We look horizontally as well as "up-slope" from the point where water is observed in the building to make a guess at the most likely points of water entry.
We inspect the on-roof surface for even the most tiny flaw or anomaly that might be a point of water entry at, near, or above that likely water entry point.
Roof test for leaks: We may use a garden hose, where it's practical, to flow water on or even spray water at a suspected roof leak point.
Watch out: don't use high pressure water sprays that may damage roofing, or that blow water into or through otherwise perfectly-waterproof roof designs; and of course we generally don't spray water at suspect roof areas when there is no visual access to the roof area from below.
We seal or repair suspect water entry or leak points and where it's practical we repeat our water test
How to Decide if a Roof Leak is Active or Old, How to Handle Wet Moldy Areas Discovered in a Ceiling
Question: How do I track down roof leaks and decide if leaks are active or inactive? Wet spots & black mold found during interior repairs after prior roof leaks and a new roof installation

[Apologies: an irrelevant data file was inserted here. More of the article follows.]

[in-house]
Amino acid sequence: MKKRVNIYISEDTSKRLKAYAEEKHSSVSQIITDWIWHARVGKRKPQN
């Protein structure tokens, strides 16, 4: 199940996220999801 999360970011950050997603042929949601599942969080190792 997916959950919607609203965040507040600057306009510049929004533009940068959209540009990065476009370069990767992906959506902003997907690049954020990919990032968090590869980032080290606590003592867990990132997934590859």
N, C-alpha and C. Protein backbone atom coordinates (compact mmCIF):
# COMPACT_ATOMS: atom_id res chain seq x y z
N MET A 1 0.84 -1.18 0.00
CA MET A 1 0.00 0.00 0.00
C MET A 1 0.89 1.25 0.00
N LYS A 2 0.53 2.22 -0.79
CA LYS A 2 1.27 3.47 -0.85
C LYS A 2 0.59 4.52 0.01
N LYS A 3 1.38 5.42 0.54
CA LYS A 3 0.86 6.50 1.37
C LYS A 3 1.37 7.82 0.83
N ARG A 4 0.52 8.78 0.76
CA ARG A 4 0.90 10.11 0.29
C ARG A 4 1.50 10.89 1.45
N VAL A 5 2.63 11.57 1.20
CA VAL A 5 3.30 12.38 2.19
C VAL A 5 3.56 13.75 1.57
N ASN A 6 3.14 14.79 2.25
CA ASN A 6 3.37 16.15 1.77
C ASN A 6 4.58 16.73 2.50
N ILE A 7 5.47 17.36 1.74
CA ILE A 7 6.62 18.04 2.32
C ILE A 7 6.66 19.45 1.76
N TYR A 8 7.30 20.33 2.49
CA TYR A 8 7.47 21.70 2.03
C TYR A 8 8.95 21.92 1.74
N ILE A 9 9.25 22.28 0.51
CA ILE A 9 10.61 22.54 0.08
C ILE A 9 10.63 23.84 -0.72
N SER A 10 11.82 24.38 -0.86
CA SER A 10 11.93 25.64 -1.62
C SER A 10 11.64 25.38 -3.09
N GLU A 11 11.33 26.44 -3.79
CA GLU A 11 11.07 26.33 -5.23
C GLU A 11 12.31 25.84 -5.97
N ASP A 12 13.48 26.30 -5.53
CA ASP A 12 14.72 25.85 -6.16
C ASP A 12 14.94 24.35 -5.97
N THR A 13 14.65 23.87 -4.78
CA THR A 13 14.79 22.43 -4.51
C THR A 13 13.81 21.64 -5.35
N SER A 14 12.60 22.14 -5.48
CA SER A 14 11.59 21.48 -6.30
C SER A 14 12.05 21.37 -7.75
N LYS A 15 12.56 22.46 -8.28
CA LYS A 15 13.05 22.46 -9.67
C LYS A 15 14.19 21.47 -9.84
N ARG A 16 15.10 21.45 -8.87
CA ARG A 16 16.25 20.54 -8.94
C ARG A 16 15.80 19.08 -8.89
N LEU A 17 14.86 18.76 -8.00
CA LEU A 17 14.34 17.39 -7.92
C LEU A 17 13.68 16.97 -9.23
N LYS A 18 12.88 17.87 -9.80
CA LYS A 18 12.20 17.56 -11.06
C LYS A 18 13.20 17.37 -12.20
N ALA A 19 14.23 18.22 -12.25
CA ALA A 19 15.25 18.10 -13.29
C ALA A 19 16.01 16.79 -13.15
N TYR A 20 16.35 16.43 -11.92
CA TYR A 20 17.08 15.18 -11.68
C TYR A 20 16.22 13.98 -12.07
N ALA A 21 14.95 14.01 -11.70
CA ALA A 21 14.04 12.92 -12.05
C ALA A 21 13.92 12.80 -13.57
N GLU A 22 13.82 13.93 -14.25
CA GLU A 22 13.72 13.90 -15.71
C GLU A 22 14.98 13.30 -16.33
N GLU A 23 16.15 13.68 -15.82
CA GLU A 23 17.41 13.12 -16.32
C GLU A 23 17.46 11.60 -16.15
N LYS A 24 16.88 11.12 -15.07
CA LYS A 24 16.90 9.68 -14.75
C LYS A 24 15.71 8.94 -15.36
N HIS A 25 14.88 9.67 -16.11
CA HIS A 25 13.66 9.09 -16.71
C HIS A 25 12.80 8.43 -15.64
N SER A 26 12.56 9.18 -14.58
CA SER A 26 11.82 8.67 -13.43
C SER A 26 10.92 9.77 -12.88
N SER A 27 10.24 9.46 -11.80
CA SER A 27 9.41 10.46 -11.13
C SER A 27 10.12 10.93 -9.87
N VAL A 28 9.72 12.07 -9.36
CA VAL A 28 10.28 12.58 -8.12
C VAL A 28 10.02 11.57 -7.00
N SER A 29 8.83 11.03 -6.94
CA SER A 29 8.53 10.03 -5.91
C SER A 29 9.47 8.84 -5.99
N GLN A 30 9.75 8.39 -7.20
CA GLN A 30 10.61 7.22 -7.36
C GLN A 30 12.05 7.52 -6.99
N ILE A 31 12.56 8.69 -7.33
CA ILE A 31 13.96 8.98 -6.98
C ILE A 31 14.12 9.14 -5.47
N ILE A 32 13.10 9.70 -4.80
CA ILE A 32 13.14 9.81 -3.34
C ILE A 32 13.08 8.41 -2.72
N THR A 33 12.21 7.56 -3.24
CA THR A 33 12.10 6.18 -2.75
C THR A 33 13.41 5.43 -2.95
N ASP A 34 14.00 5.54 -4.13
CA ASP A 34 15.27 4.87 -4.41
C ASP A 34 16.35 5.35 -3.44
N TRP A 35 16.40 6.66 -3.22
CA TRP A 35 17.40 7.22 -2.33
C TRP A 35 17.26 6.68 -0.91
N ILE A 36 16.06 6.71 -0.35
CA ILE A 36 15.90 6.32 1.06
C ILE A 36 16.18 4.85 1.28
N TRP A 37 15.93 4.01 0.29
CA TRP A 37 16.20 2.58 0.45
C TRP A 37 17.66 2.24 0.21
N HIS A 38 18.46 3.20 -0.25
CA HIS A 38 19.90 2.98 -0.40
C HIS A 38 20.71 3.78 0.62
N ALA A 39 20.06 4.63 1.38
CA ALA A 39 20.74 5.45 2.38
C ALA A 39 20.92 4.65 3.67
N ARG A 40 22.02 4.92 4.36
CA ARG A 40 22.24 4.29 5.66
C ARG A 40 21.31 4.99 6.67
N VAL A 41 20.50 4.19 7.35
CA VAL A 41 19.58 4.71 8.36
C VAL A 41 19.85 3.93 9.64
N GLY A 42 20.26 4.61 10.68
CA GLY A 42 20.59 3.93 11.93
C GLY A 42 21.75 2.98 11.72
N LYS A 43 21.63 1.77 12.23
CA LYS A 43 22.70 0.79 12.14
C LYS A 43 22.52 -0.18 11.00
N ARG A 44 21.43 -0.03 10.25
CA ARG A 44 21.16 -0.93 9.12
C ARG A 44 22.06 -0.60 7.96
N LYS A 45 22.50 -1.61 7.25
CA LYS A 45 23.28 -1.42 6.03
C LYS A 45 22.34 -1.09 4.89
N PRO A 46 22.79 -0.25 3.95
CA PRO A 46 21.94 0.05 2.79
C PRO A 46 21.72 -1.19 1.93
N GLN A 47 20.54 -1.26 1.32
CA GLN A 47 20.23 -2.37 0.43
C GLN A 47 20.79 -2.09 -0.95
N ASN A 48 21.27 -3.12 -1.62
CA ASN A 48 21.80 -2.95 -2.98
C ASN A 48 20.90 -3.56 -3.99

We live in a condo building, four story, concrete structure with brick face.
We have had our flat, concrete roof repaired multiple times in the past few years. Last year the roof was sponge-y with water. We had repairs made in all areas as per a building inspector's advice, and a water expert's advice, except for some tuck pointing problems which were terribly expensive, and didn't look all that problematic . Also we installed roof vents.
This summer the roof is no longer sponge-y. It is solid. But the owners of the fourth (top) floor apartment are having interior work done and are discovering black mold and water/moisture coming in in the very areas they want to repair.
The roof LOOKS good, flashing and parapets are tight, caps on parapets are repaired and in good shape, roof surface (modified bitumen) has been sealed this summer and looks to be in good shape.
Is it possible this is still water percolating down from our concrete roof? Or should we be looking for new leaks?
Should we be calling yet another roofer? Or should we be waiting for the interior to be free of the old buildup of water which is still making its way down from the soggy, sponge-y roof we had last summer.
Thank you for any advice you can give us. - M.J.
Reply: Look for & trace moisture or water under the roof, explore for leaks during mold cleanup, don't look just for "black mold"